By Tennenbaum's theorem, PA itself does not have any computable nonstandard models. The integer polynomials which are 0 or have a positive leading coefficient form a computable nonstandard model of Robinson arithmetic, which also happens to make the order relation total. Since Presburger arithmetic is decidable, we can add axioms giving it a nonstandard number and work through Henkin's proof of the completeness theorem to get a computable nonstandard model of Presburger arithmetic. (There's probably a simpler way to get one, though.)

Is any system strictly weaker than PA known to have no computable nonstandard models?

What other systems weaker than PA are known to have computable nonstandard models?


possible examples of either include:

I-Delta-0, I-Delta-0(exp), I-Sigma-1

Elementary Function Arithmetic

Elementary Recursive Arithmetic, Primitive Recursive Arithmetic

Robinson arithmetic + Euclidean division, Robinson arithmetic + Euclidean division + order relation is total


One of the usual ways of proving Tennenbaum's theorem also applies to many of the theories on your list, and so they can have no computable nonstandard models.

The proof I have in mind is the following, which I also explained in this MO answer. Let $A$ be the set of Turing machine programs that halt on input $0$ with output $0$, and let $B$ be the set of programs that halt on input $0$ with output $1$. These sets are disjoint and computably inseparable, meaning that there is no computable $C$ containing $A$ and disjoint from $B$. Now, suppose that $M$ is a nonstandard model of arithmetic. Let $d$ be a nonstandard natural number, and inside $M$, consider the set of programs below $d$ that halt on input $0$ in at most $d$ steps with output $0$. In $M$, this is a (nonstandard) finite list, and so there is a nonstandard number $c$ coding this list of programs. Now, let $C$ be the set of standard programs $p$ that $M$ thinks appear on the list coded by $c$. This includes every program in $A$, since all such programs halt in a standard finite time with output $0$, and hence $M$ will agree that they halt before time $d$. Second, for a similar reason, this set includes no programs in $B$, since those programs halt in finite time with output $1$, and $M$ will see that. Finally, the set $C$ is computable from the operations of $M$, since we need only perform the decoding procedure to see if a given number $p$ is on the list coded by $c$. For example, we might use the coding that would require us merely to check whether $M$ thinks that the $p^{th}$ binary digit of $c$ is $1$ or not. If the operations of $M$ were computable, then this would be a computable procedure, in contradiction to the fact that $A$ and $B$ are computably inseparable. QED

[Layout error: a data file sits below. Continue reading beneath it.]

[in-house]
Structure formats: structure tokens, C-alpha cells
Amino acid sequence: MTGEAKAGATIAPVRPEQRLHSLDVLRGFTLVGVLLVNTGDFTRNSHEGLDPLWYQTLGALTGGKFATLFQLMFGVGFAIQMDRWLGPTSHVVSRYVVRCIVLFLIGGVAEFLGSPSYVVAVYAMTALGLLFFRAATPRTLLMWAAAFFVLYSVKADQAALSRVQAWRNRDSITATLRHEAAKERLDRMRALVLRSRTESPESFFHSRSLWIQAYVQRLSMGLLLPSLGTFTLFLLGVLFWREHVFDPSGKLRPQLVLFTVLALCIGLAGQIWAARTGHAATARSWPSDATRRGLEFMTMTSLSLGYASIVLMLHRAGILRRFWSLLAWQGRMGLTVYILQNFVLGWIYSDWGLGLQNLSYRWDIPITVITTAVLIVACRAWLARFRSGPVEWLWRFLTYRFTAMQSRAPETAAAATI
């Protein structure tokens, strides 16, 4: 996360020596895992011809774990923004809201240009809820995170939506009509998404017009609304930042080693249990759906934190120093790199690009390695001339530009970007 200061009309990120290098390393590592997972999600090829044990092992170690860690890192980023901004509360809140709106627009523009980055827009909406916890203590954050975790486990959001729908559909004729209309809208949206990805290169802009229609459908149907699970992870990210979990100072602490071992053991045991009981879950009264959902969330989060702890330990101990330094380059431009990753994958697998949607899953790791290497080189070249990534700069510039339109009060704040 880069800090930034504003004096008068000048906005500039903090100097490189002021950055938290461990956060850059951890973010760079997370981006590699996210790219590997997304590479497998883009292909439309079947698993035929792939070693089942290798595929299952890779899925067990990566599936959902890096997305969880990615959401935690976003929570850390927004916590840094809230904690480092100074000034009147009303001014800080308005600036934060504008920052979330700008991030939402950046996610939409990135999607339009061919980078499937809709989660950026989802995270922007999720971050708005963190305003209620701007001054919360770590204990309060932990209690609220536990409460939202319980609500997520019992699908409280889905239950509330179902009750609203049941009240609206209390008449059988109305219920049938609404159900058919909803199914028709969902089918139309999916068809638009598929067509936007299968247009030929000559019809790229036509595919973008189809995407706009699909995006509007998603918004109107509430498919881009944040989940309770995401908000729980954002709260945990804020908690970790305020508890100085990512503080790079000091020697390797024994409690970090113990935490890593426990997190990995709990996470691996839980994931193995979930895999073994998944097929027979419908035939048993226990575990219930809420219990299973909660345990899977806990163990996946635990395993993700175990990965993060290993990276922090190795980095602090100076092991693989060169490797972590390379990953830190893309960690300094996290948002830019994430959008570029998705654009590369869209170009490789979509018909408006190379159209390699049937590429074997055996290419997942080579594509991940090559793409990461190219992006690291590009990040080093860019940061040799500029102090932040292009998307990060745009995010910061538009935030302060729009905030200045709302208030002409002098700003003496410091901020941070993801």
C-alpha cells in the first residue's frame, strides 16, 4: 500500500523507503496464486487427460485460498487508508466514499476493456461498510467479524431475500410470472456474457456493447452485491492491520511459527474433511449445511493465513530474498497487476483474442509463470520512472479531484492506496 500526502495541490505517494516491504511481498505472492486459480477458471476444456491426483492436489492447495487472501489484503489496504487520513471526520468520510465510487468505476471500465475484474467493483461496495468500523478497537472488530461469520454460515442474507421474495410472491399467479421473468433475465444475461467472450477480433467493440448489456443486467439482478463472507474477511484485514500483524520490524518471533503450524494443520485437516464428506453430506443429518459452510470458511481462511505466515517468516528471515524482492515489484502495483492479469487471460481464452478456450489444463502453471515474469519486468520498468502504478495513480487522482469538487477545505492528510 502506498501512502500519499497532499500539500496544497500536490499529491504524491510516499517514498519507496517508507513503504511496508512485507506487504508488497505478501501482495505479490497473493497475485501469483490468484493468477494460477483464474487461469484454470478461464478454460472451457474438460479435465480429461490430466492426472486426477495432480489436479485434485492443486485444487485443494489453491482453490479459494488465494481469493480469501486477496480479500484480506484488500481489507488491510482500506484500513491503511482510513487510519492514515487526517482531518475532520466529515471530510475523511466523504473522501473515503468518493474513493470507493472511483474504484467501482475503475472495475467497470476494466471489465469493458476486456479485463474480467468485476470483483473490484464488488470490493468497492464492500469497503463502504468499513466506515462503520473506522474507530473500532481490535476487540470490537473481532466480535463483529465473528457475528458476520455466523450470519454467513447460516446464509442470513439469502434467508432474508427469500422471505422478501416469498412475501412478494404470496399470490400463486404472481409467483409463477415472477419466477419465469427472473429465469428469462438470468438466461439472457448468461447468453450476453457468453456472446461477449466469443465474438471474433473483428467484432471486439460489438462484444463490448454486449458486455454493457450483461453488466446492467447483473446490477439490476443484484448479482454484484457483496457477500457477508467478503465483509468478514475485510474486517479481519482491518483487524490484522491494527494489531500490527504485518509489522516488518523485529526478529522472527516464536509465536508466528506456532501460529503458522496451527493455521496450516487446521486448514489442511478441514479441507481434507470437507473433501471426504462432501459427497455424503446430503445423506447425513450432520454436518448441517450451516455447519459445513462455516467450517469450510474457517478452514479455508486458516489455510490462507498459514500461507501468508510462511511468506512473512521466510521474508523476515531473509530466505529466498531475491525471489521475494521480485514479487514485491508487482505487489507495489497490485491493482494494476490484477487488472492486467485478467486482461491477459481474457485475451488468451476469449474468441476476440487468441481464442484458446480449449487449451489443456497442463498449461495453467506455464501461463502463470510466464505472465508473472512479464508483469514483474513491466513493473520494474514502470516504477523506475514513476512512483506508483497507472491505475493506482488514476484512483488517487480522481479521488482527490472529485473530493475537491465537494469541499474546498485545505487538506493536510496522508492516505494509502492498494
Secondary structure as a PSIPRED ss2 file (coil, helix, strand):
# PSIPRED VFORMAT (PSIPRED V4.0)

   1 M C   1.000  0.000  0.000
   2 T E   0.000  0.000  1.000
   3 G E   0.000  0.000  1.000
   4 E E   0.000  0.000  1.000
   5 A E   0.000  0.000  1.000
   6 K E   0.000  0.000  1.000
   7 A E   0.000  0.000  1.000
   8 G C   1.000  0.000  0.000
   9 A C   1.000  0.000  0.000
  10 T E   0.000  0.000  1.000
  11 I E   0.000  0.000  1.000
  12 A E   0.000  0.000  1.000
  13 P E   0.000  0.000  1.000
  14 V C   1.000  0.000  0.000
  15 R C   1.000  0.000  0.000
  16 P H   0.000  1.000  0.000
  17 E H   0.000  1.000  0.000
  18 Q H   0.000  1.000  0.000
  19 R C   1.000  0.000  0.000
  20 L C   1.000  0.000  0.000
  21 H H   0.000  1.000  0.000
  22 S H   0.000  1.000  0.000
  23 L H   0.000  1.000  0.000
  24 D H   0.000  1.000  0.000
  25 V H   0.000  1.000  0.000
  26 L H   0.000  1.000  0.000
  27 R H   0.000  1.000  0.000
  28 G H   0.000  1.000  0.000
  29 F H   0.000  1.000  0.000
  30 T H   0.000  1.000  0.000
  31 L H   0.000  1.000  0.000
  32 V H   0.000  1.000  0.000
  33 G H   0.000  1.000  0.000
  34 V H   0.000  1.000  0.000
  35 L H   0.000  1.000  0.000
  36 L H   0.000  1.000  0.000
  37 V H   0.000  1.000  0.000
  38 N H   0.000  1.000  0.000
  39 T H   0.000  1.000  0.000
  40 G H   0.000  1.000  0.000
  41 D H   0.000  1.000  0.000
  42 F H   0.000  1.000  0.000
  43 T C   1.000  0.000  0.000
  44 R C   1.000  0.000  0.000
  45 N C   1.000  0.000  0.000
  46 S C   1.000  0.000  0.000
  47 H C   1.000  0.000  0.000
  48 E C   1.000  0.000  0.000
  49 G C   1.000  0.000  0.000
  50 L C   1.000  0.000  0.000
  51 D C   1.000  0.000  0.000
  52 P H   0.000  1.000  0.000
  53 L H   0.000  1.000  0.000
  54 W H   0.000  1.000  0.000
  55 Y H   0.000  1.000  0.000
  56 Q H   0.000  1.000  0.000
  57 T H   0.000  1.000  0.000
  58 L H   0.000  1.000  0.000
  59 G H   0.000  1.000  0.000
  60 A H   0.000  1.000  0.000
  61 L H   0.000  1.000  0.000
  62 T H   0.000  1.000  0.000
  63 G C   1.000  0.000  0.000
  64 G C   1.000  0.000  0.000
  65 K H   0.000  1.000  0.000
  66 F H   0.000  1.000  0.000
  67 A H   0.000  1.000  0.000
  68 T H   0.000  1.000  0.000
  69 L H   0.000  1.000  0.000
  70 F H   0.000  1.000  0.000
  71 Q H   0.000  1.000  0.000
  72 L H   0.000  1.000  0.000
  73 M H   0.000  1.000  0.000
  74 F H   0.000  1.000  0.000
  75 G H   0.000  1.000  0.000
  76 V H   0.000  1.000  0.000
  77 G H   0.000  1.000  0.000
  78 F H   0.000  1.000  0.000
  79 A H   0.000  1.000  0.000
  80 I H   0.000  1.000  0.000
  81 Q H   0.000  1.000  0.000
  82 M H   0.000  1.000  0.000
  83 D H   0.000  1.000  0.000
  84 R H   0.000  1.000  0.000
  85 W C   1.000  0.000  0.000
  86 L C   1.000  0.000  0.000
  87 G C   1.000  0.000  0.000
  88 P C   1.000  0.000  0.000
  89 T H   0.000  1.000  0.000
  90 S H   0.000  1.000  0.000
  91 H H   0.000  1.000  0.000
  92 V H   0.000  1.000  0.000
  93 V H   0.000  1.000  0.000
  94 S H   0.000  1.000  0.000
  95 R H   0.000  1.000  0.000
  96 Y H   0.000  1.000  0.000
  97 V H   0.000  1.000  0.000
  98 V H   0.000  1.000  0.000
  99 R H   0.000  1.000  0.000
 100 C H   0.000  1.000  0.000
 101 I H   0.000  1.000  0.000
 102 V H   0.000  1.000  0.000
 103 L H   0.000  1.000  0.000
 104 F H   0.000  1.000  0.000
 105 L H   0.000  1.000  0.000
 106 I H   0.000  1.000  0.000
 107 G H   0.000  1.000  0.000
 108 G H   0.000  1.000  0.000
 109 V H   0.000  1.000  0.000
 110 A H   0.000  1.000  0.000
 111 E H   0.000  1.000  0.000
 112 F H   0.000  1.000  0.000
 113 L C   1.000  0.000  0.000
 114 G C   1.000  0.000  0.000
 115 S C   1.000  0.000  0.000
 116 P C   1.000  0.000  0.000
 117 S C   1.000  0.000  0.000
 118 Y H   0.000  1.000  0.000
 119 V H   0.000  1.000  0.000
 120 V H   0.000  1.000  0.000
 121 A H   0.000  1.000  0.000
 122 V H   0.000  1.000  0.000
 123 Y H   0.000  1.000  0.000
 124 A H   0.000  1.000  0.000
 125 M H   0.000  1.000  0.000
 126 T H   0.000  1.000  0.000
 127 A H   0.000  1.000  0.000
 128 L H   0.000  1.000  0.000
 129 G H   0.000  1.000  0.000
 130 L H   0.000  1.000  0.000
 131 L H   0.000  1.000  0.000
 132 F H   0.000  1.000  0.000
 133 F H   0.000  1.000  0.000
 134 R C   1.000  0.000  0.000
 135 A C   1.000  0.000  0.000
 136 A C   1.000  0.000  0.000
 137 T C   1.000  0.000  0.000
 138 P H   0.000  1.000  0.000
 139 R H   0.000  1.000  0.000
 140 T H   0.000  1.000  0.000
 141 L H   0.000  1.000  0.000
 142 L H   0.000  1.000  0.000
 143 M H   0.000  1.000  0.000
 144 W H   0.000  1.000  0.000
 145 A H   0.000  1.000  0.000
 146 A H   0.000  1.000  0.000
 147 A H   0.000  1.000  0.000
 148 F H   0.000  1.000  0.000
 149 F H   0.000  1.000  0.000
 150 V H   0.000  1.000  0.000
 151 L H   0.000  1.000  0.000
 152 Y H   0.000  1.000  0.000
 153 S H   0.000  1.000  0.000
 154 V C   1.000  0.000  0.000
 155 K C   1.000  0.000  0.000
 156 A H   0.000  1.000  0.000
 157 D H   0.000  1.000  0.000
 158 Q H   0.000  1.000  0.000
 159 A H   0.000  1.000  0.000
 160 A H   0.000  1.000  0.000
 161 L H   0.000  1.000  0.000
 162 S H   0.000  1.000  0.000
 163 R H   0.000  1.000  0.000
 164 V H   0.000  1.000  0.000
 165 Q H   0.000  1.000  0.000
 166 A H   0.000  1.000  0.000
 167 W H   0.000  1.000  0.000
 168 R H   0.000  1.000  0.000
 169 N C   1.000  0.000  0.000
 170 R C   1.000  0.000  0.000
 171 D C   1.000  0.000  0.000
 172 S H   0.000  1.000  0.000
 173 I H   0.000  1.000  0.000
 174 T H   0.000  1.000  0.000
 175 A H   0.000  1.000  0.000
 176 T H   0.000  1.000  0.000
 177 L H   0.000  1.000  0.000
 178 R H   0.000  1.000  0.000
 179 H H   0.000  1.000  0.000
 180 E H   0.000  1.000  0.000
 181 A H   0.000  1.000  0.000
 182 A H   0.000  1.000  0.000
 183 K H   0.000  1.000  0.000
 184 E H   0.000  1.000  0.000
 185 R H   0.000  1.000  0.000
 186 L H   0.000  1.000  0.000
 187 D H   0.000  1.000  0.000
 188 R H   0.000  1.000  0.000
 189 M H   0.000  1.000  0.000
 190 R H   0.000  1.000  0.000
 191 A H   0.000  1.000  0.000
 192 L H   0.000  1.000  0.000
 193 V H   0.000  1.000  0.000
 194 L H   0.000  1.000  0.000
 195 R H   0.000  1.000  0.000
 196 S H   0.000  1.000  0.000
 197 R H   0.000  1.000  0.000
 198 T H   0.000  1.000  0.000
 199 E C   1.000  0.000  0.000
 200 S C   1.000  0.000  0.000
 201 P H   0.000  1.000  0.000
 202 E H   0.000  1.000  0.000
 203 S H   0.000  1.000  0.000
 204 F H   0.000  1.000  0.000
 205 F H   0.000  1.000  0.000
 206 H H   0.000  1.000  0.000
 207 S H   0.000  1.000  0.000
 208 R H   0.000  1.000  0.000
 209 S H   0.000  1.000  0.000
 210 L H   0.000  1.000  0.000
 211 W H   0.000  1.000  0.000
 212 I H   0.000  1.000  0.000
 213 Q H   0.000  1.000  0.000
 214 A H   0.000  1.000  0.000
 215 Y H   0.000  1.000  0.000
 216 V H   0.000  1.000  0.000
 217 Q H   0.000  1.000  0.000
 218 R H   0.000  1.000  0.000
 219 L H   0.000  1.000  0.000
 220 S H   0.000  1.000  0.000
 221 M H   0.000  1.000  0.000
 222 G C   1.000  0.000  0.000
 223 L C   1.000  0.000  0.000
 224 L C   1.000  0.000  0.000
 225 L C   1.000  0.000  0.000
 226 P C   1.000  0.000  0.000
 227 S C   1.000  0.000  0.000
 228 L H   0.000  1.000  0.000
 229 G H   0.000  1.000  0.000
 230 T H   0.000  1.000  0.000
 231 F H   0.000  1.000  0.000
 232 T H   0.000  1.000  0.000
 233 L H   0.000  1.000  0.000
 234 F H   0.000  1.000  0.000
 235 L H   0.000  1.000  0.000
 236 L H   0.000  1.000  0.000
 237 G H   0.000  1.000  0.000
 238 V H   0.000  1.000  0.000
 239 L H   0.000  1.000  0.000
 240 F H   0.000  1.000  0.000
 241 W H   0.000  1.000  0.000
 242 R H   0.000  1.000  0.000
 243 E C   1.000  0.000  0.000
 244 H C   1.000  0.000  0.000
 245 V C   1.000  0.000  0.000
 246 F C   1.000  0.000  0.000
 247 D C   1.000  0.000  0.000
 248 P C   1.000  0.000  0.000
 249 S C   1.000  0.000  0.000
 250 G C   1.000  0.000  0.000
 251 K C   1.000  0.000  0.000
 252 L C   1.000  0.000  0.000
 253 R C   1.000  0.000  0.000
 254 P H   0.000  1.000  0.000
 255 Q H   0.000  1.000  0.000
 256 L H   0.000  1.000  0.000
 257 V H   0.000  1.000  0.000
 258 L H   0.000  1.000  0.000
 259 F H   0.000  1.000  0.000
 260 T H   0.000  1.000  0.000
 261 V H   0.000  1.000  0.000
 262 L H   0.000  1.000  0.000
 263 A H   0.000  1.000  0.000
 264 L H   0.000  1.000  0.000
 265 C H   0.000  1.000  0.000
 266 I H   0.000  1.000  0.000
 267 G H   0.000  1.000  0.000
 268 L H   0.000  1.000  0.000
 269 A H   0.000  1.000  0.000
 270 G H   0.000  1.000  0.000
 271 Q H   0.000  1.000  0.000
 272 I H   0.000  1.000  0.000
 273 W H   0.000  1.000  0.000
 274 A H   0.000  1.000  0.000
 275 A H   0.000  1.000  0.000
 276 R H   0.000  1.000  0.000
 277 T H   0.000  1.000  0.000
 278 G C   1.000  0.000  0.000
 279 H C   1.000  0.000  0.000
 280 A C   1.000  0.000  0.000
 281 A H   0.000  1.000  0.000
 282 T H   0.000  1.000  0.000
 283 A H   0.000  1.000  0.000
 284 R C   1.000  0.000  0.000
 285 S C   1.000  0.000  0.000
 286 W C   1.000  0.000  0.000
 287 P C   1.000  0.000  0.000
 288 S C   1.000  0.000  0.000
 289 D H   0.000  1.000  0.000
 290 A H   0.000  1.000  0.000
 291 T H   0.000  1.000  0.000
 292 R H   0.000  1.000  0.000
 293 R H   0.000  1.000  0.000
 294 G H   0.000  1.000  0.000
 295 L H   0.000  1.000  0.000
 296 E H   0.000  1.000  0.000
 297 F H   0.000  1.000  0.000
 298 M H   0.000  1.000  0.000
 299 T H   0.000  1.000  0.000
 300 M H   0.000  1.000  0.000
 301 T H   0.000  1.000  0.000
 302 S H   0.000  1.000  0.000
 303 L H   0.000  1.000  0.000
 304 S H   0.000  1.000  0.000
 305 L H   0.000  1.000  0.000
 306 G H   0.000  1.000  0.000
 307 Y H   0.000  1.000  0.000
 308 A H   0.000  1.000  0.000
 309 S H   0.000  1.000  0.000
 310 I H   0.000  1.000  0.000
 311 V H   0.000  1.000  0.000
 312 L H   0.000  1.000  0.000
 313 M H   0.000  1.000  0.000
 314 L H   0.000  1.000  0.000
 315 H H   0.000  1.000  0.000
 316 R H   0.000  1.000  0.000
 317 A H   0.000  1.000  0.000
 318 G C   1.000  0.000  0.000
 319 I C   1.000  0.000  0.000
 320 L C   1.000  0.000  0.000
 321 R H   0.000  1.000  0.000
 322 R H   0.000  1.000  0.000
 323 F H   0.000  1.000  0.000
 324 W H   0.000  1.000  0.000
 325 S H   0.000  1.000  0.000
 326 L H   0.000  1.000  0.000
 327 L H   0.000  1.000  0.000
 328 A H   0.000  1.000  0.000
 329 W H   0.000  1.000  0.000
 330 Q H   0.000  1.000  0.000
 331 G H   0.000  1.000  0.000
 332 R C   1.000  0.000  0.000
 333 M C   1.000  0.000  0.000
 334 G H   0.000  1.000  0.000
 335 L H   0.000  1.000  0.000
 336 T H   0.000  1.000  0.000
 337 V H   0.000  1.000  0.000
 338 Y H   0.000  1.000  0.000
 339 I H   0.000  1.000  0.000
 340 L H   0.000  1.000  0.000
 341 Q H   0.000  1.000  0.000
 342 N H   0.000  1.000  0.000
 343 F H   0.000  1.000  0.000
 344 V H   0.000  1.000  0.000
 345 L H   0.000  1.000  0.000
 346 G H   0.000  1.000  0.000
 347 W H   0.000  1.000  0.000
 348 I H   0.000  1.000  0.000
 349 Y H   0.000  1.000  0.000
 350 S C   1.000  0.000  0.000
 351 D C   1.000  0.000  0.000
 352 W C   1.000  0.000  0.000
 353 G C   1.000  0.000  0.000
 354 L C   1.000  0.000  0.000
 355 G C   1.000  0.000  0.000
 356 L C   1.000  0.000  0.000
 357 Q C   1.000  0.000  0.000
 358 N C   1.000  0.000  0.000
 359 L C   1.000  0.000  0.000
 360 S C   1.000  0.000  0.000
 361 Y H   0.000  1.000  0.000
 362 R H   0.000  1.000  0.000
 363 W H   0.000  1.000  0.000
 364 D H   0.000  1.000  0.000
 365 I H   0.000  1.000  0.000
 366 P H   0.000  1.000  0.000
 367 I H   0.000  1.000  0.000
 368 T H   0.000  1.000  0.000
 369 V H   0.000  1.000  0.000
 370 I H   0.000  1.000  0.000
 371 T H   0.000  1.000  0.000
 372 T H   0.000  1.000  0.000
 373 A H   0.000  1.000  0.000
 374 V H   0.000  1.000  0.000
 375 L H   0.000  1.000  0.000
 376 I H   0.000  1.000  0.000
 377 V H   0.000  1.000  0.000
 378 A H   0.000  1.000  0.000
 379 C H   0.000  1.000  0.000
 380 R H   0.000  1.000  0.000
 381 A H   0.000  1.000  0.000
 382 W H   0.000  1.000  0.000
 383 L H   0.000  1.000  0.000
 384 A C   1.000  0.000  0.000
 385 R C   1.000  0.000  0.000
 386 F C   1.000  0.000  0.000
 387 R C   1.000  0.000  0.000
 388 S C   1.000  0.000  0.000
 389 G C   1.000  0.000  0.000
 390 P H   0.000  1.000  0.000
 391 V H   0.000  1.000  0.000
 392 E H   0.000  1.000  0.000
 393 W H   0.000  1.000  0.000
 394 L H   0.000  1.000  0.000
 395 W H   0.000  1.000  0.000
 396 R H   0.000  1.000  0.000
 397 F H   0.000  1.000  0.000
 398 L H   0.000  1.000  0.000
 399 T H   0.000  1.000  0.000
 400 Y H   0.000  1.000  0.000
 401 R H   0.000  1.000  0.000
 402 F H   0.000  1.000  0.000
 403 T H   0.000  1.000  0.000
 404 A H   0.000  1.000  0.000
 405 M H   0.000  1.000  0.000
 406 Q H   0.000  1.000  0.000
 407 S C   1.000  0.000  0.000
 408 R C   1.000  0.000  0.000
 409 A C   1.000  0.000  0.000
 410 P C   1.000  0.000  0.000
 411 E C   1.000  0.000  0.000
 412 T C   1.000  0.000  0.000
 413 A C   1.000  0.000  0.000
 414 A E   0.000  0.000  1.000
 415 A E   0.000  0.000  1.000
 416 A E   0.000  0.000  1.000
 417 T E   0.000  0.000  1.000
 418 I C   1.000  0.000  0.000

Now, we haven't really used much of PA in this argument. Any theory $T$ that is able to perform basic Goedel coding and simulate Turing machine computations will be sufficient for the argument. This includes any $I\Sigma_n$, even $I\Sigma_0$, since the operation of a Turing machine is inductively iterating a very trivial process. So none of the stronger theories on your list have computable nonstandard models.

Meanwhile, however, I am unsure about the very weakest theories on your list, but this argument reduces the question to: can the given theory prove that for any number $d$, there is a number $c$ coding the list of Turing machine programs less than $d$ that halt on input $0$ with output $0$ in at most $d$ steps?

This is a comparatively simple statement in arithmetic, and any theory proving it will not have computable nonstandard models.